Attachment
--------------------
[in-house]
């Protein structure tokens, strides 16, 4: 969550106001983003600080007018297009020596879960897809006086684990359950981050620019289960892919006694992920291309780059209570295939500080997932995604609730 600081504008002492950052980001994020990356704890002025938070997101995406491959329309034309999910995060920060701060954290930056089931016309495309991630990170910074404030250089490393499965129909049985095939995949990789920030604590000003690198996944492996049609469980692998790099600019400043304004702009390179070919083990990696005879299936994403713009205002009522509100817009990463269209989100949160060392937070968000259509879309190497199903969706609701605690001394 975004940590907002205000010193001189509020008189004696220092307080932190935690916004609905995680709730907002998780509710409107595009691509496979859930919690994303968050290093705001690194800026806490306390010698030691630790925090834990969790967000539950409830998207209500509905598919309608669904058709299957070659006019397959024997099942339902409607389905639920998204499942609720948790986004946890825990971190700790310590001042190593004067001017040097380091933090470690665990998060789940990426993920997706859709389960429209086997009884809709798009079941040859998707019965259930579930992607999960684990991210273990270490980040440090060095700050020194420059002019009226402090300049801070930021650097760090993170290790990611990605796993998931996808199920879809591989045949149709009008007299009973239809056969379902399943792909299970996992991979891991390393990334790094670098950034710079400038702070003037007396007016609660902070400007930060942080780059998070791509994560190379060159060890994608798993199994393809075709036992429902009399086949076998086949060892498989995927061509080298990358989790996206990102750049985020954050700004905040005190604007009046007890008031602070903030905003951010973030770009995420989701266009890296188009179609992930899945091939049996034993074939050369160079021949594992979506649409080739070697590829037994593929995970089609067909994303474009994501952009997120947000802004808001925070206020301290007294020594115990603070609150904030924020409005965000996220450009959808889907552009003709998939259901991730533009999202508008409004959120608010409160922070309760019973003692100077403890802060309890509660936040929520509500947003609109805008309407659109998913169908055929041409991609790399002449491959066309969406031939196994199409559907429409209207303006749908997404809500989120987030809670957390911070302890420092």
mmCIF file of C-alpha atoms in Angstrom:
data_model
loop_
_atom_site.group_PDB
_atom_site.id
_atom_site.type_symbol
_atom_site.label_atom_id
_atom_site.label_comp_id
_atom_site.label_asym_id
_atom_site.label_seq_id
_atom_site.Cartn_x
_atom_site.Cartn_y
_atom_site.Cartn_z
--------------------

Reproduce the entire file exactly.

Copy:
[in-house]
């Protein structure tokens, strides 16, 4: 969550106001983003600080007018297009020596879960897809006086684990359950981050620019289960892919006694992920291309780059209570295939500080997932995604609730 600081504008002492950052980001994020990356704890002025938070997101995406491959329309034309999910995060920060701060954290930056089931016309495309991630990170910074404030250089490393499965129909049985095939995949990789920030604590000003690198996944492996049609469980692998790099600019400043304004702009390179070919083990990696005879299936994403713009205002009522509100817009990463269209989100949160060392937070968000259509879309190497199903969706609701605690001394 975004940590907002205000010193001189509020008189004696220092307080932190935690916004609905995680709730907002998780509710409107595009691509496979859930919690994303968050290093705001690194800026806490306390010698030691630790925090834990969790967000539950409830998207209500509905598919309608669904058709299957070659006019397959024997099942339902409607389905639920998204499942609720948790986004946890825990971190700790310590001042190593004067001017040097380091933090470690665990998060789940990426993920997706859709389960429209086997009884809709798009079941040859998707019965259930579930992607999960684990991210273990270490980040440090060095700050020194420059002019009226402090300049801070930021650097760090993170290790990611990605796993998931996808199920879809591989045949149709009008007299009973239809056969379902399943792909299970996992991979891991390393990334790094670098950034710079400038702070003037007396007016609660902070400007930060942080780059998070791509994560190379060159060890994608798993199994393809075709036992429902009399086949076998086949060892498989995927061509080298990358989790996206990102750049985020954050700004905040005190604007009046007890008031602070903030905003951010973030770009995420989701266009890296188009179609992930899945091939049996034993074939050369160079021949594992979506649409080739070697590829037994593929995970089609067909994303474009994501952009997120947000802004808001925070206020301290007294020594115990603070609150904030924020409005965000996220450009959808889907552009003709998939259901991730533009999202508008409004959120608010409160922070309760019973003692100077403890802060309890509660936040929520509500947003609109805008309407659109998913169908055929041409991609790399002449491959066309969406031939196994199409559907429409209207303006749908997404809500989120987030809670957390911070302890420092």
mmCIF file of C-alpha atoms in Angstrom:
data_model
loop_
_atom_site.group_PDB
_atom_site.id
_atom_site.type_symbol
_atom_site.label_atom_id
_atom_site.label_comp_id
_atom_site.label_asym_id
_atom_site.label_seq_id
_atom_site.Cartn_x
_atom_site.Cartn_y
_atom_site.Cartn_z